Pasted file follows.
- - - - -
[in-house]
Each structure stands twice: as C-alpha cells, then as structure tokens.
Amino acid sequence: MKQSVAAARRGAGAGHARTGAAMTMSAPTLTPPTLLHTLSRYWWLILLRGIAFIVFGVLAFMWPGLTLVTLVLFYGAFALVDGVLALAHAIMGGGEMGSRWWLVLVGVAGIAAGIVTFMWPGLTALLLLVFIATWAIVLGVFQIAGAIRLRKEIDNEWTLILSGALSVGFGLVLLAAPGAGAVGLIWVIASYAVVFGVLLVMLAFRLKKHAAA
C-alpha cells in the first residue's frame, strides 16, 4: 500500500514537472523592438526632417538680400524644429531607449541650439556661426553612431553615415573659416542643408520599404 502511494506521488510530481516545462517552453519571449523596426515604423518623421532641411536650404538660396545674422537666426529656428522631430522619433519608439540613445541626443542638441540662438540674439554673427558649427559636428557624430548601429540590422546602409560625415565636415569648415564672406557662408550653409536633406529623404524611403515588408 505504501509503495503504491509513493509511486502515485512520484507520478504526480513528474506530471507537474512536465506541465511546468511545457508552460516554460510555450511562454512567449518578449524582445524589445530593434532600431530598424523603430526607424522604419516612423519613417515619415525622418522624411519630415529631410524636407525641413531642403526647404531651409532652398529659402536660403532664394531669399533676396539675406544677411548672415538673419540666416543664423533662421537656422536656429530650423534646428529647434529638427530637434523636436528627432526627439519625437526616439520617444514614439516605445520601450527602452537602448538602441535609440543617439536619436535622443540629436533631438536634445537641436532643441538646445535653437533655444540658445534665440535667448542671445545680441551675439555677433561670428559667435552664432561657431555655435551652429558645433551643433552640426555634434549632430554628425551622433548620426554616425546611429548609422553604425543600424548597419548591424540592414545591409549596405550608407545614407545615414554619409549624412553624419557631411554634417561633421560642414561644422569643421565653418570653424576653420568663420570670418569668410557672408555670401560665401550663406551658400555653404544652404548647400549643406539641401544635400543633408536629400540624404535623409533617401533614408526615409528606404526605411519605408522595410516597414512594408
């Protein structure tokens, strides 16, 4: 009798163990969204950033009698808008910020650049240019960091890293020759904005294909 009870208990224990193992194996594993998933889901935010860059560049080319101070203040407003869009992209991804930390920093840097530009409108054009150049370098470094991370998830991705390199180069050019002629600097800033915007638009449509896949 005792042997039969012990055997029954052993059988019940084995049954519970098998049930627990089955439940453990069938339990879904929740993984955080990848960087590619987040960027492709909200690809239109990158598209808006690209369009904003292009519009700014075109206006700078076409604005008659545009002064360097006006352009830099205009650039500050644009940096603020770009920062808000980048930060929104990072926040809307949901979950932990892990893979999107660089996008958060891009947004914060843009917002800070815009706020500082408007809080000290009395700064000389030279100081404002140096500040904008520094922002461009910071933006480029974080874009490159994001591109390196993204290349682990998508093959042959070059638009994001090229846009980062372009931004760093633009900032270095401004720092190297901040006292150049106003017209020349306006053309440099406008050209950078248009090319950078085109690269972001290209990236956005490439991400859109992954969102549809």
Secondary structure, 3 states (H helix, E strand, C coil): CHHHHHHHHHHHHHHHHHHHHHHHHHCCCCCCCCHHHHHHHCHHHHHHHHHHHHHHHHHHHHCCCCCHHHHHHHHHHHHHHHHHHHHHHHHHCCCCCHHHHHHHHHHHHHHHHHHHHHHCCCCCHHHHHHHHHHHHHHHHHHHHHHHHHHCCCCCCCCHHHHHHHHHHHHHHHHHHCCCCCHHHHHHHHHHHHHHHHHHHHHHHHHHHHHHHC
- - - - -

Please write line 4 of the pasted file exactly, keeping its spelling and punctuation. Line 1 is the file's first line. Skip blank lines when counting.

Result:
C-alpha cells in the first residue's frame, strides 16, 4: 500500500514537472523592438526632417538680400524644429531607449541650439556661426553612431553615415573659416542643408520599404 502511494506521488510530481516545462517552453519571449523596426515604423518623421532641411536650404538660396545674422537666426529656428522631430522619433519608439540613445541626443542638441540662438540674439554673427558649427559636428557624430548601429540590422546602409560625415565636415569648415564672406557662408550653409536633406529623404524611403515588408 505504501509503495503504491509513493509511486502515485512520484507520478504526480513528474506530471507537474512536465506541465511546468511545457508552460516554460510555450511562454512567449518578449524582445524589445530593434532600431530598424523603430526607424522604419516612423519613417515619415525622418522624411519630415529631410524636407525641413531642403526647404531651409532652398529659402536660403532664394531669399533676396539675406544677411548672415538673419540666416543664423533662421537656422536656429530650423534646428529647434529638427530637434523636436528627432526627439519625437526616439520617444514614439516605445520601450527602452537602448538602441535609440543617439536619436535622443540629436533631438536634445537641436532643441538646445535653437533655444540658445534665440535667448542671445545680441551675439555677433561670428559667435552664432561657431555655435551652429558645433551643433552640426555634434549632430554628425551622433548620426554616425546611429548609422553604425543600424548597419548591424540592414545591409549596405550608407545614407545615414554619409549624412553624419557631411554634417561633421560642414561644422569643421565653418570653424576653420568663420570670418569668410557672408555670401560665401550663406551658400555653404544652404548647400549643406539641401544635400543633408536629400540624404535623409533617401533614408526615409528606404526605411519605408522595410516597414512594408